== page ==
Typically through feces of the triatomine insect (reduviid bug), may occur when a bug bite is scratched; may also be transmitted through blood transfusion or organ transplantation, from mother to infant, and by consuming contaminated food or beverages.
Endemic in Mexico and Central and South America. The risk to travelers is extremely low, but they could be at risk if staying in poor-quality housing in endemic areas.
Acute illness typically develops ≥1 week after exposure and lasts up to 90 days. A chagoma may develop at the site of infection; for example, the Romaña sign (edema of the eyelid and ocular tissues). Most infected people never develop symptoms but remain infected throughout their lives. Approximately 20%–30% of patients will develop chronic manifestations of Chagas disease after a prolonged period without any clinical disease. Chronic Chagas disease usually affects the heart; clinical signs include conduction system abnormalities, ventricular arrhythmias, and in late-stage disease, congestive cardiomyopathy. Less common chronic gastrointestinal problems may ensue (such as megaesophagus or megacolon). Reactivation disease can occur in immunocompromised patients.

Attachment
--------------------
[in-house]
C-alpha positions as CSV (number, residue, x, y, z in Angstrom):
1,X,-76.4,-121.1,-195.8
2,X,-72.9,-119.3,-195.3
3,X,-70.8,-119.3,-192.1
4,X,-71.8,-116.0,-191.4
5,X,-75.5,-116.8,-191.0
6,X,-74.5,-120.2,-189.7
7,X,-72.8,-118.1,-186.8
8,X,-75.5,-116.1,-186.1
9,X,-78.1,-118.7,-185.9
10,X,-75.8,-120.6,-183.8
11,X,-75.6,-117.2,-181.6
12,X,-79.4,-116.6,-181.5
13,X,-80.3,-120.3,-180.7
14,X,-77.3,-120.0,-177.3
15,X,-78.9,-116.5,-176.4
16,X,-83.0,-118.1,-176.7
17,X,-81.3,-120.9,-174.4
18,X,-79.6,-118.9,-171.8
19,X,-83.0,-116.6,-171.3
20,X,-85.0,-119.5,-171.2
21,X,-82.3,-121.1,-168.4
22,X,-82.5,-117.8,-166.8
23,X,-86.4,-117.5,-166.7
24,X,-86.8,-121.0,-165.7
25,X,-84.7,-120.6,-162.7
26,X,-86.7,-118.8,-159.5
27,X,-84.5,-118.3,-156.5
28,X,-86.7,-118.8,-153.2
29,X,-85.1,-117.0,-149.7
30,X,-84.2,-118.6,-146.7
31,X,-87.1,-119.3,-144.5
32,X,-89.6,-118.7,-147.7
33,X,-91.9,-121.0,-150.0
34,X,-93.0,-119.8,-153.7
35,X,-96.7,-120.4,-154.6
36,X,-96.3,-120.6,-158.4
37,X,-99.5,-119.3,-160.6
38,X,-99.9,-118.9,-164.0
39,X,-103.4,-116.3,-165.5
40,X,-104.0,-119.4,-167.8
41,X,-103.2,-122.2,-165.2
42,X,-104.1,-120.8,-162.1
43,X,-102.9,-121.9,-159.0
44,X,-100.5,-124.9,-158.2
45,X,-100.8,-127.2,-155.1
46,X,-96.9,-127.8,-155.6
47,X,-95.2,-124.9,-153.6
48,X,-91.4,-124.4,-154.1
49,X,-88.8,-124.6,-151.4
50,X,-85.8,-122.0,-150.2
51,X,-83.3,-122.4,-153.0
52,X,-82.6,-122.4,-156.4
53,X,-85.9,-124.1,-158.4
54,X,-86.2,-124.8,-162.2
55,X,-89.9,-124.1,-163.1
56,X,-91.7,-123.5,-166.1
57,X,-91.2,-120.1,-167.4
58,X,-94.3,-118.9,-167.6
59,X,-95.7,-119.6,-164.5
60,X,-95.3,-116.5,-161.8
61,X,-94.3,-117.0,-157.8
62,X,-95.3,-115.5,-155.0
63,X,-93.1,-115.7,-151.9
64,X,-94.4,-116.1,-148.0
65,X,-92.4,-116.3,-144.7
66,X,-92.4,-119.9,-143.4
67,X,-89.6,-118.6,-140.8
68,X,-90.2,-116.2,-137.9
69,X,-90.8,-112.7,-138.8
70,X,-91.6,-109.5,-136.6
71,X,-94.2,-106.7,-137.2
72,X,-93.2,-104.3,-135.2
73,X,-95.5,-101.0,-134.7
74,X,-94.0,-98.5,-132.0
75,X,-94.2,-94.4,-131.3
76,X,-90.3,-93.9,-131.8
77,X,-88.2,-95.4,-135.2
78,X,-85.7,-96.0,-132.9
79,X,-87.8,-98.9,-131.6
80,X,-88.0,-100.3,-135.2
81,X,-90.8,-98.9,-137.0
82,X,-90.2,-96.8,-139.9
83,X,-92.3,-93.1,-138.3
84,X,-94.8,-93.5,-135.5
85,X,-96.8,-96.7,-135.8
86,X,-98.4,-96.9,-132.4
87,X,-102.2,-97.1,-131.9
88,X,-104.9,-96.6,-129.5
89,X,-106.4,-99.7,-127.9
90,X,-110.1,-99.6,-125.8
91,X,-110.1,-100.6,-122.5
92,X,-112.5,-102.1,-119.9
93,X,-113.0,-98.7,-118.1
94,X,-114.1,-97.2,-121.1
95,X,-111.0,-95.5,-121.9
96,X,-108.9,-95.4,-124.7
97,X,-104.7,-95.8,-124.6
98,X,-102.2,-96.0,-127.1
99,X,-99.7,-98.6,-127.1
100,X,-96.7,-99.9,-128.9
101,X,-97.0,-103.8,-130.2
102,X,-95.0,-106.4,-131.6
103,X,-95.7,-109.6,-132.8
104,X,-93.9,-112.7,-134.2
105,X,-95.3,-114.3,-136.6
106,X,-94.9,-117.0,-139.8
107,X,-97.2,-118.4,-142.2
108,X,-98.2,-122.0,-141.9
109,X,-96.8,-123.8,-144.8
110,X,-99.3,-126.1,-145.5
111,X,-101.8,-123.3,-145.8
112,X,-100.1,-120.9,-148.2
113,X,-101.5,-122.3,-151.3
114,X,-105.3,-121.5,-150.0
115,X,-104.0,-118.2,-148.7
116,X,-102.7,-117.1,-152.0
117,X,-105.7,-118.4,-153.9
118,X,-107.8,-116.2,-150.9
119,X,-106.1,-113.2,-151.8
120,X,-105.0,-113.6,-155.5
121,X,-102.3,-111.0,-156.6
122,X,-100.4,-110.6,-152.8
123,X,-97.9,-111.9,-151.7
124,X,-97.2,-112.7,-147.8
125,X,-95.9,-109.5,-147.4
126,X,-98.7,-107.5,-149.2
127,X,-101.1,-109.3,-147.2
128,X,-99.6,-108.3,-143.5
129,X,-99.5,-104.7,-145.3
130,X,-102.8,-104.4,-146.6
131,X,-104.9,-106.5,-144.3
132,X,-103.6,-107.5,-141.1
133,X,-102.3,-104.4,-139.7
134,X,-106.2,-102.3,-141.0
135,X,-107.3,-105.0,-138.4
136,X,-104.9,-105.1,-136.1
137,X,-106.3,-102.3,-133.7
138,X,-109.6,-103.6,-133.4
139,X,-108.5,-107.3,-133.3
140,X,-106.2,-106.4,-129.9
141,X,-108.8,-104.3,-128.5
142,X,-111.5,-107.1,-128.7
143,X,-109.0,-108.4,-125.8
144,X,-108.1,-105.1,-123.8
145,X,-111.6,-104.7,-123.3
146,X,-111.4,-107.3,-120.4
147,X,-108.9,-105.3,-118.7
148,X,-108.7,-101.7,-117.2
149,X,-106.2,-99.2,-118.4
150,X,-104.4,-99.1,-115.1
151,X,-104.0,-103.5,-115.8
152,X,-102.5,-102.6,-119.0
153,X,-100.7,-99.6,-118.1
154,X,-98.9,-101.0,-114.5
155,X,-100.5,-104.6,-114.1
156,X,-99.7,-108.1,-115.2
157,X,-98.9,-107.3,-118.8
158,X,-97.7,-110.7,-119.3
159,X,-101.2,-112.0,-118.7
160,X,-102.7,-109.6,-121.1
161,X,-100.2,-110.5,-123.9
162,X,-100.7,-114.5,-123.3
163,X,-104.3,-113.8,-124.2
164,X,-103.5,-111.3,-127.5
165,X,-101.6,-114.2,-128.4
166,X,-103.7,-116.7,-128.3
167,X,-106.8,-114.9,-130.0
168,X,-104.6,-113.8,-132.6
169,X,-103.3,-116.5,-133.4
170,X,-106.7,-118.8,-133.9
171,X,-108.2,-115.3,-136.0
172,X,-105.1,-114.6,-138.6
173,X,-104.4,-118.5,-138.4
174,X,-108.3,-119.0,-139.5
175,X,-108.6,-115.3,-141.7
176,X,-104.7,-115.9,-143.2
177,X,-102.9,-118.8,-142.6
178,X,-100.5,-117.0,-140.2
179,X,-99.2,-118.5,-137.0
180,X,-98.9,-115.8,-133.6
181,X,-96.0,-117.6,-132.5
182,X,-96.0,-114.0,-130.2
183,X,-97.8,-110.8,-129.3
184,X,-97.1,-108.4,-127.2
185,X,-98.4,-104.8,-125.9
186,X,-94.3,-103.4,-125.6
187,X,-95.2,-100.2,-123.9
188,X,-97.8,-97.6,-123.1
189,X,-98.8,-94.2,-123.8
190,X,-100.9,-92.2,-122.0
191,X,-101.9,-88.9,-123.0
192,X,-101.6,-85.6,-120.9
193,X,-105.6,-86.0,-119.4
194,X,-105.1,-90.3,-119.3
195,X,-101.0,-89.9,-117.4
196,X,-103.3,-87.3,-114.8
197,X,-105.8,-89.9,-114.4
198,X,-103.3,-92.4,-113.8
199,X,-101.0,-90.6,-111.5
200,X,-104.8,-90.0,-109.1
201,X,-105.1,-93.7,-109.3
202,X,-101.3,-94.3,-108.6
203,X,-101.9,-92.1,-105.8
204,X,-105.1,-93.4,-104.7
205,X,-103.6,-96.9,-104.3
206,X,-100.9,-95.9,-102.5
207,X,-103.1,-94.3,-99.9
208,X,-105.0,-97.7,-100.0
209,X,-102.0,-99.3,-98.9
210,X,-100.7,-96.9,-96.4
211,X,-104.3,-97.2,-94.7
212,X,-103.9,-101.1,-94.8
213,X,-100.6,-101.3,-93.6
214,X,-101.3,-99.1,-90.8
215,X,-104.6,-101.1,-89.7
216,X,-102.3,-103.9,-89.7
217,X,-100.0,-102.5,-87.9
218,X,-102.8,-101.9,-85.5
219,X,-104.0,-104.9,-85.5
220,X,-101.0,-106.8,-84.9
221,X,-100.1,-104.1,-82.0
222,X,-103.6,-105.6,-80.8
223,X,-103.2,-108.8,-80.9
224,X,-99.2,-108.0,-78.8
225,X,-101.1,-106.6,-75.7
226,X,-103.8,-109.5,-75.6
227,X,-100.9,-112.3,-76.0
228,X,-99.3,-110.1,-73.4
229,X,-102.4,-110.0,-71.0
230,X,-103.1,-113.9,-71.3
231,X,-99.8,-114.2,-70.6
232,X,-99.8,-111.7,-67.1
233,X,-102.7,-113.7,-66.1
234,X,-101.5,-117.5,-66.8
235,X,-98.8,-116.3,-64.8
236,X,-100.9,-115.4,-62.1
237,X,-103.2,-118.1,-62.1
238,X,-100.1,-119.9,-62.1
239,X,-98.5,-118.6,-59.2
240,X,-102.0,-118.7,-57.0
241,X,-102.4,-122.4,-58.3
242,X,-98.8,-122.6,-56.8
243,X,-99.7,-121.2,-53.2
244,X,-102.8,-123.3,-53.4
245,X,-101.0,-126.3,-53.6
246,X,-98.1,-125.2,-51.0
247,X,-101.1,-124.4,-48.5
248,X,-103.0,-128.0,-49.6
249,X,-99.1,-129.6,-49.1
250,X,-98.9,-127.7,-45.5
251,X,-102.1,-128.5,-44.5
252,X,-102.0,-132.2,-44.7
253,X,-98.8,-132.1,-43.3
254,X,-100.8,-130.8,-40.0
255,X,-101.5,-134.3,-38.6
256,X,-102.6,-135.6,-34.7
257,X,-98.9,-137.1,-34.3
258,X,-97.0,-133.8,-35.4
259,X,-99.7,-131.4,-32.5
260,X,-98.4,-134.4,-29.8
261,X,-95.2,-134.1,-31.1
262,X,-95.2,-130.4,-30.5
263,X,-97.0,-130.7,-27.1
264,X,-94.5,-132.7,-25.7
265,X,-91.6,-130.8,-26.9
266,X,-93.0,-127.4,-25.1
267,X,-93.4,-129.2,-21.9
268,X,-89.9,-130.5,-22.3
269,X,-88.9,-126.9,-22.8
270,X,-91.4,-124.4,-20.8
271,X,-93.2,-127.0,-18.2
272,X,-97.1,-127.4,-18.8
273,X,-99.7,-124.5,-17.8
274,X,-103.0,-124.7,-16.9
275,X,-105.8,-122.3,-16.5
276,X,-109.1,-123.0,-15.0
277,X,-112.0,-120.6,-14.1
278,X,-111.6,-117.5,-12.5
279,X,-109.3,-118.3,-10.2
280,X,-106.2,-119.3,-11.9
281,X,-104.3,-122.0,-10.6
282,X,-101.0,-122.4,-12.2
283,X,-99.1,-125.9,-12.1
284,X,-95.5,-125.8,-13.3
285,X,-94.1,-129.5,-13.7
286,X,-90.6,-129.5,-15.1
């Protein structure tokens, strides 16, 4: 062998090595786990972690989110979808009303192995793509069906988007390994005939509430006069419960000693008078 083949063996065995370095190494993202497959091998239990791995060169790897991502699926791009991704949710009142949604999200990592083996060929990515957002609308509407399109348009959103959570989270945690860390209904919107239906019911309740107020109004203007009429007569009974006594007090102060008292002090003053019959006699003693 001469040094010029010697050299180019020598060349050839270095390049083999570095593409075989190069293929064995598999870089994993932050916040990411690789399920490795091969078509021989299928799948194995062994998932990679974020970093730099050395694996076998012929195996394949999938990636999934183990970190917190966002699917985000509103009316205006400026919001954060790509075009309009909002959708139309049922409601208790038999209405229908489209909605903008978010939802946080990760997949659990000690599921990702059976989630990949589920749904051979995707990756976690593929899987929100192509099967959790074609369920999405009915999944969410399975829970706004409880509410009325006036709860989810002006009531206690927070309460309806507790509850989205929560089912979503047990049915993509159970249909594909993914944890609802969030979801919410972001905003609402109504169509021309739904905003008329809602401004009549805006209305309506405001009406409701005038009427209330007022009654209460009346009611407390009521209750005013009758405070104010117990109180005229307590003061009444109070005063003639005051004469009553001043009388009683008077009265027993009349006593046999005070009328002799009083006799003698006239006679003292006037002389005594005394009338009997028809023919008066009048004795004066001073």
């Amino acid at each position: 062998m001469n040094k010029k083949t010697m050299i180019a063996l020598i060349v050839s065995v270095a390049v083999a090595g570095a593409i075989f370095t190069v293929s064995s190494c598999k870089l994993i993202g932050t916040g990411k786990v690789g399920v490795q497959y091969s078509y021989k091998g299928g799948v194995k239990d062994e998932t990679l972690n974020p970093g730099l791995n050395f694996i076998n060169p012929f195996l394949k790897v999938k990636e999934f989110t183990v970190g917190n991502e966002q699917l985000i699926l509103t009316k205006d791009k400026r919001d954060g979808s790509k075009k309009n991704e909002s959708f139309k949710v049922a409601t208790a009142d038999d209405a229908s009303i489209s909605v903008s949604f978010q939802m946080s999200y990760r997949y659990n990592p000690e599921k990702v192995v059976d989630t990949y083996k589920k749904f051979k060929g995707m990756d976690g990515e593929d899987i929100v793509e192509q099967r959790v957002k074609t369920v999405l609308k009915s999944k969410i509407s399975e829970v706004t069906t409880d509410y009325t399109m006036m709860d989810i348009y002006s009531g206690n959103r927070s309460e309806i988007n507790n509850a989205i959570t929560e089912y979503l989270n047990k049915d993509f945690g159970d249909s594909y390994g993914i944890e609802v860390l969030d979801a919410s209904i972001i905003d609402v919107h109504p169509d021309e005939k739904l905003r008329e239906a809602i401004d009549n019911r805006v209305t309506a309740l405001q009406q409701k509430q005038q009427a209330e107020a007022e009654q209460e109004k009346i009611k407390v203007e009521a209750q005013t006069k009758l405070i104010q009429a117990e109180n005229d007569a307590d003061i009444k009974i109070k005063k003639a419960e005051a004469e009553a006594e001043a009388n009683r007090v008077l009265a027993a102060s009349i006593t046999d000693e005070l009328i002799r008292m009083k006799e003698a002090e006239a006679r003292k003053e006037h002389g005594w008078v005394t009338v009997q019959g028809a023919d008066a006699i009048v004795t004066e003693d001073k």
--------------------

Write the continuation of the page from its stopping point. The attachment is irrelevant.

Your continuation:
During the acute phase, parasites may be detectable in fresh preparations of buffy coat or stained peripheral blood specimens. After the acute phase, diagnosis requires 2 or more serologic tests (most commonly, ELISA and the immunofluorescent antibody test).
Antitrypanosomal drug treatment is always recommended for acute, early congenital, and reactivated T. cruzi infection and for chronic T. cruzi infection in children aged <18 years old. In adults, treatment is usually recommended. In the United States, treatment drugs (benznidazole and nifurtimox) are provided by CDC under investigational protocols. Contact CDC (firstname.lastname@example.org; 404-718-4745) for assistance with clinical management.
Bern C. Antitrypanosomal therapy for chronic Chagas’ disease. N Engl J Med. 2011 Jun 30;364(26):2527–34.
Bern C, Montgomery SP, Herwaldt BL, Rassi A Jr, Marin-Neto JA, Dantas RO, et al. Evaluation and treatment of Chagas disease in the United States: a systematic review. JAMA. 2007 Nov 14;298(18):2171–81.
Rassi A Jr, Rassi A, Marin-Neto JA. Chagas disease. Lancet. 2010 Apr 17;375(9723):1388–402.